UPDATE ON INTERNATIONAL SIGNINGS – Because of the pandemic, the July 2 date for signing international players was pushed to January 15. It’s been a roller coaster ride for the Mets in this department. For years, we heard about how good and connected Omar Minaya was in this area yet the best international signing under his tenure was Jeurys Familia – a solid MLB player but hardly in the Ronald Acuna or Juan Soto level of stardom. Then after a slow start with Sandy Alderson, it seemed the Mets built up an impressive cache of prospects from the international levels. The Mets continued to sign big-name guys with Brodie Van Wagenen. But this year, the Mets did not get a single guy considered to be among the top 50 players available. Friend of the site Mack Ade has a list of players the Mets signed but it’s unlikely you’ll know any of the names. As anyone who followed Alex Escobar or Fernando Martinez or Flores can tell you – being ranked high as a 16 year old does not guarantee future success. It’s just been a few years since the Mets were shut out of the top international players.
CHASE FOR A LEFTY RELIEVER – With the new rules in place that eliminated many chances to deploy a LOOGY, the Mets had pretty good production from the lefty relievers in 2020. But Justin Wilson’s contract was up and the Mets non-tendered Chasen Shreve, leaving them without a lefty reliever among the club’s top 10 bullpen guys. A few days ago, it seemed Hand would replace Wilson but it seems there’s a stronger market for Hand than originally thought. It’s at least a little curious that there’s been no talk of reuniting with Wilson, who was very good in his two years with the club. In 68 games with the Mets, Wilson had a 2.91 ERA, with 67 Ks in 58.2 IP. Hand is better, so it’s not surprising the Mets are showing a preference for him. But if another club ends up with the former Padres and Indians closer, hopefully the Mets will bring back Wilson. And while they’re at it, they should look to bring back Shreve, too.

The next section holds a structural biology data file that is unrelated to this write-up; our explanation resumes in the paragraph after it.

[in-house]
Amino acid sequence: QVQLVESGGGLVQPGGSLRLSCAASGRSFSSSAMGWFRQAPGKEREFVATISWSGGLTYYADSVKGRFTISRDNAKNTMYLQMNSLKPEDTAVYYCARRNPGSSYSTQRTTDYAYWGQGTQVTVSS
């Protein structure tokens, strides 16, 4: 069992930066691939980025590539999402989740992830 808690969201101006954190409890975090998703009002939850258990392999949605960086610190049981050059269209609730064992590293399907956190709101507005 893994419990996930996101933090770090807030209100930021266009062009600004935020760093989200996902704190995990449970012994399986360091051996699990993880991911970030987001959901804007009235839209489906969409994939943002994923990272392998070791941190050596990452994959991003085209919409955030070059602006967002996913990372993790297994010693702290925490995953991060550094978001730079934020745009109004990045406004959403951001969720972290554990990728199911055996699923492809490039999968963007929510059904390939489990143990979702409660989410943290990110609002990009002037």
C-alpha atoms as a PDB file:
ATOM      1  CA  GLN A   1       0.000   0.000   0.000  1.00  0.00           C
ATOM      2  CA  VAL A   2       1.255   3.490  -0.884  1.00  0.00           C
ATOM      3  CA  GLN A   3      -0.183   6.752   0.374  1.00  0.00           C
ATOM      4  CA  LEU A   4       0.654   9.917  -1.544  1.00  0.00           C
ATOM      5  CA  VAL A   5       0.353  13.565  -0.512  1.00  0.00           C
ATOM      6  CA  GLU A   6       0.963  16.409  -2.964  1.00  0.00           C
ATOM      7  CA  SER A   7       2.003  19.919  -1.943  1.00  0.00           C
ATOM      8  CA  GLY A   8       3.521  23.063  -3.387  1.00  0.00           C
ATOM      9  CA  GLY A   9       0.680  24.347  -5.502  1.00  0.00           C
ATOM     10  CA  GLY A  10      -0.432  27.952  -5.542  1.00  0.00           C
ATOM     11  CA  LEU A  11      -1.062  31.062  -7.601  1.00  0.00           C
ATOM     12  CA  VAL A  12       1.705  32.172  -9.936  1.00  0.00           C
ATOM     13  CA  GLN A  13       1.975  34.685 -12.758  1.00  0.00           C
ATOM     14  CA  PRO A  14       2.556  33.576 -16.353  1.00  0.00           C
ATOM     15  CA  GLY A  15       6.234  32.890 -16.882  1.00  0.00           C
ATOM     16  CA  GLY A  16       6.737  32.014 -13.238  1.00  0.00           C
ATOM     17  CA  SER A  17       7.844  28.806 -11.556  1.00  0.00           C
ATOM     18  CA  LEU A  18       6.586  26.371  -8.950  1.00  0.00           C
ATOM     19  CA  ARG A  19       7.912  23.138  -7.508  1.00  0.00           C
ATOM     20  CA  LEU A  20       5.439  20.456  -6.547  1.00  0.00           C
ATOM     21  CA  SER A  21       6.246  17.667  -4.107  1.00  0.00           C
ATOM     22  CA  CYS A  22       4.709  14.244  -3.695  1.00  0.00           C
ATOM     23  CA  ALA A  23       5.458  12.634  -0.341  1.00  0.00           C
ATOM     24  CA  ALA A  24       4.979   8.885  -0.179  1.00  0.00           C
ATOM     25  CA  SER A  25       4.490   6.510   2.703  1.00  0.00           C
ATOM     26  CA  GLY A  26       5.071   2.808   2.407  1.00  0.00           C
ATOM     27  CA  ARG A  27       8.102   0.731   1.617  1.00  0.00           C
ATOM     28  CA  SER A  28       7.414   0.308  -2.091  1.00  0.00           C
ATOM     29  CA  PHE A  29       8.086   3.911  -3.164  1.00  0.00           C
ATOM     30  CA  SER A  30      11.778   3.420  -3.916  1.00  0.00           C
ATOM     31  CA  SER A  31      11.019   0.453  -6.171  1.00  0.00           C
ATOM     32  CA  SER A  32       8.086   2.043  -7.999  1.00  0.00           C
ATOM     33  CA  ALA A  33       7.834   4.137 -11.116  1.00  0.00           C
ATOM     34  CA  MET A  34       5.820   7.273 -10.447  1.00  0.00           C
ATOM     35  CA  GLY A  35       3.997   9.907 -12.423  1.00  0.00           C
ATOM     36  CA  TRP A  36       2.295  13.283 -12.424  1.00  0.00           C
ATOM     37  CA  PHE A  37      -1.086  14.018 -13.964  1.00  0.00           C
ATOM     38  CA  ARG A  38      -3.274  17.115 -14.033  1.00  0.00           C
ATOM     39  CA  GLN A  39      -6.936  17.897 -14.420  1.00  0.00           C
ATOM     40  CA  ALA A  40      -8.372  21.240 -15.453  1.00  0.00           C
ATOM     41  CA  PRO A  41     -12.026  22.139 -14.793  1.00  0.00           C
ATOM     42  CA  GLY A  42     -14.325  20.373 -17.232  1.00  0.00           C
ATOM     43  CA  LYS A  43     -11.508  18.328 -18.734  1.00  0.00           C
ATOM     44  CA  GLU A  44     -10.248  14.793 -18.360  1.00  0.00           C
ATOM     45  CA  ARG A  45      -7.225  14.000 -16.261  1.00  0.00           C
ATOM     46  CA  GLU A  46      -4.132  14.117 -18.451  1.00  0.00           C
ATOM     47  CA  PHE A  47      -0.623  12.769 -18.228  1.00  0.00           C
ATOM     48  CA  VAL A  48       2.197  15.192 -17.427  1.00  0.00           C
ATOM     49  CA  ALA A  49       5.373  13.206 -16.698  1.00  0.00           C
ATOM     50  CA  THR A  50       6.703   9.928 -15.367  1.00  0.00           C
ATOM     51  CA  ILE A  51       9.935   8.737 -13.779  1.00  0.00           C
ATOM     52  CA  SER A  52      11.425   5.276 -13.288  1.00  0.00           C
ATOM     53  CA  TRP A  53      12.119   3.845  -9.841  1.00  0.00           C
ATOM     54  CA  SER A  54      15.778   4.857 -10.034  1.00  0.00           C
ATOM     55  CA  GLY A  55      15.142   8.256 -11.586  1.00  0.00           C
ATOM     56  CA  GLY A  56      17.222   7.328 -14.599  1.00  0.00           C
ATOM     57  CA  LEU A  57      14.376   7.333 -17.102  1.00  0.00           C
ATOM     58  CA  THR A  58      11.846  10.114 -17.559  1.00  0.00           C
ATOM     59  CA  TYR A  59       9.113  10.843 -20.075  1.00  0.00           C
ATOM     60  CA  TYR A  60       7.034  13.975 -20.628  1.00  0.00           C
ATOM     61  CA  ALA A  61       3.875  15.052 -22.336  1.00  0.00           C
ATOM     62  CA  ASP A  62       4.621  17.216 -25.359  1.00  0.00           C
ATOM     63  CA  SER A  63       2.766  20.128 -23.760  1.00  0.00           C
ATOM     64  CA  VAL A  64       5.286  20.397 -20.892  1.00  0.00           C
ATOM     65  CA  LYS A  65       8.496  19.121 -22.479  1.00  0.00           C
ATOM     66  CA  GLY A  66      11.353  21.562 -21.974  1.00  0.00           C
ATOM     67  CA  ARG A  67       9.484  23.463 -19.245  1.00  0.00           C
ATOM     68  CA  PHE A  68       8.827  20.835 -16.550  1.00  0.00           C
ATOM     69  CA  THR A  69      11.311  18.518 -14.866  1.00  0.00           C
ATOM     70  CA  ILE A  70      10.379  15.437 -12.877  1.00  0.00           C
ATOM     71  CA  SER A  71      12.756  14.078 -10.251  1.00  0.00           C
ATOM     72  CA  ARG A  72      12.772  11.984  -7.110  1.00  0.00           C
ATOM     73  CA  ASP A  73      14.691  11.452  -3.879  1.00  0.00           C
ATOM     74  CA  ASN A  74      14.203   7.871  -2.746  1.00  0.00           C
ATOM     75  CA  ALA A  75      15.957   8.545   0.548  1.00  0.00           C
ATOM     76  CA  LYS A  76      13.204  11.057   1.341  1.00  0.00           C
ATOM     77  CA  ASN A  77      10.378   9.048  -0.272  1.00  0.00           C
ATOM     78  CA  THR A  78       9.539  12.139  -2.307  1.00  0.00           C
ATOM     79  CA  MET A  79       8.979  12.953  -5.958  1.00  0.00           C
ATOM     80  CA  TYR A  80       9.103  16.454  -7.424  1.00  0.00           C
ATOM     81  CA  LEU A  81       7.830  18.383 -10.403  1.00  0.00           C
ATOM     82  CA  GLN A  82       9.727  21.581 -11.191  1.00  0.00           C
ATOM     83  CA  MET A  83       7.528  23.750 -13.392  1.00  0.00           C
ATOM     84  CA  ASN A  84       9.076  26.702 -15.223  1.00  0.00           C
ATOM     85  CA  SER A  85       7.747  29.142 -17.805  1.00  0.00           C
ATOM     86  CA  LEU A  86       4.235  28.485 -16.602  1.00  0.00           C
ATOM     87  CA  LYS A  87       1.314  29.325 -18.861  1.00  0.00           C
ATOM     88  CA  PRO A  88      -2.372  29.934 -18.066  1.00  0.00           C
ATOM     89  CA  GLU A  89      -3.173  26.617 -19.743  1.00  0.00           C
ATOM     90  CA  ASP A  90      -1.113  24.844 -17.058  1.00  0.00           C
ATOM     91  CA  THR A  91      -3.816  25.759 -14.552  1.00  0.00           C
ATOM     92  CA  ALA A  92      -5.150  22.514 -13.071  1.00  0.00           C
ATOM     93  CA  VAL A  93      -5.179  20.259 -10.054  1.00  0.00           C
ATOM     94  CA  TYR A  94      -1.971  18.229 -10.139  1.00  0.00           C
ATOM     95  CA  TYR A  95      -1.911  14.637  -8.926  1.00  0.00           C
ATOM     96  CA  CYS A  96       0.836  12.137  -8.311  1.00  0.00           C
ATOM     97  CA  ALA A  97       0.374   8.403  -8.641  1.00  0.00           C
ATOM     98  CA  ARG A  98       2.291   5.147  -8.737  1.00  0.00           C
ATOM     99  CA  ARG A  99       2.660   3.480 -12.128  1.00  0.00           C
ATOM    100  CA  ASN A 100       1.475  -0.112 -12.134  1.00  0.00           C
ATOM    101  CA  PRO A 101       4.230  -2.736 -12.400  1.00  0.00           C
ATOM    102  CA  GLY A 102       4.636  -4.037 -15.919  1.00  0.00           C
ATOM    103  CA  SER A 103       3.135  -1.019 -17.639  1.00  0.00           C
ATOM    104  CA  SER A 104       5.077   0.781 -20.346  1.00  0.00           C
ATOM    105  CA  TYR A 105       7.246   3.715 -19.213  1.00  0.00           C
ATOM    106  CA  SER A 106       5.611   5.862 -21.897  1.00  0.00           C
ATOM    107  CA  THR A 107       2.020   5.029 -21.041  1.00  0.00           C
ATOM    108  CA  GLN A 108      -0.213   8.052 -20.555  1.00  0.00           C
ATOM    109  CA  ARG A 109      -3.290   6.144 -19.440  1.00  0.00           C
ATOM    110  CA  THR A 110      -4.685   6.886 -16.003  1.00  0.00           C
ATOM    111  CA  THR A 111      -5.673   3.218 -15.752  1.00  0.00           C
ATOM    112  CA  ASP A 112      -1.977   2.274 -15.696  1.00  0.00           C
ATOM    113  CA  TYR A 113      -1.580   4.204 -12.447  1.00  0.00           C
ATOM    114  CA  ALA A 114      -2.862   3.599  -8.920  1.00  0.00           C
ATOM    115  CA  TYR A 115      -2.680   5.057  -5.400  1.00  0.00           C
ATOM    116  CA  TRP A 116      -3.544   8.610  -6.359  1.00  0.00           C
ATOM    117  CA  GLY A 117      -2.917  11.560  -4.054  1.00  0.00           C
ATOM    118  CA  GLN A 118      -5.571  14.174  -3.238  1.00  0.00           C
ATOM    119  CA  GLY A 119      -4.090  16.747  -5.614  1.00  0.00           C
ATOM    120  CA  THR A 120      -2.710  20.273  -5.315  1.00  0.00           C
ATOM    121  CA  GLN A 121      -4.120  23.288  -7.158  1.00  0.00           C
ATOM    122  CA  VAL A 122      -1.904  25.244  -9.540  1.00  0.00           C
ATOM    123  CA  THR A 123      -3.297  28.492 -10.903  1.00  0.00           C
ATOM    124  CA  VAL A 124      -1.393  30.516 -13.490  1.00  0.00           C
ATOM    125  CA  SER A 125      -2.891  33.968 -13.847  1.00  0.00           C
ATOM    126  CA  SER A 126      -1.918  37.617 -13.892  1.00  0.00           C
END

CENTER FIELD RANKING BY MLB NETWORK– Brandon Nimmo was recently ranked as the fifth-best center fielder by MLB Network’s The Shredder. This seems to have caught some people off guard. Last year, Nimmo was much worse than expected defensively. Everyone thought he’d be below average defensively in center. Instead, he was the worst defensive player among center fielders with enough playing time to qualify for the leaderboards. On top of that, Nimmo had a BABIP 16 points below his career average coming into the season. Despite these things, Nimmo finished the year with the eighth-best fWAR among MLB center fielders. With positive regression in both of these areas, it shouldn’t be a surprise to see Nimmo put up an even better season in 2021 than he did in 2020. If he kept up his pace last year over a 162-game season, Nimmo would have finished with a 4.1 fWAR. In his last healthy season, Nimmo had a 4.5 fWAR. There have been only 28 seasons since 2015 where a CF has posted a 4.0 or greater fWAR and five of those were turned in by Mike Trout.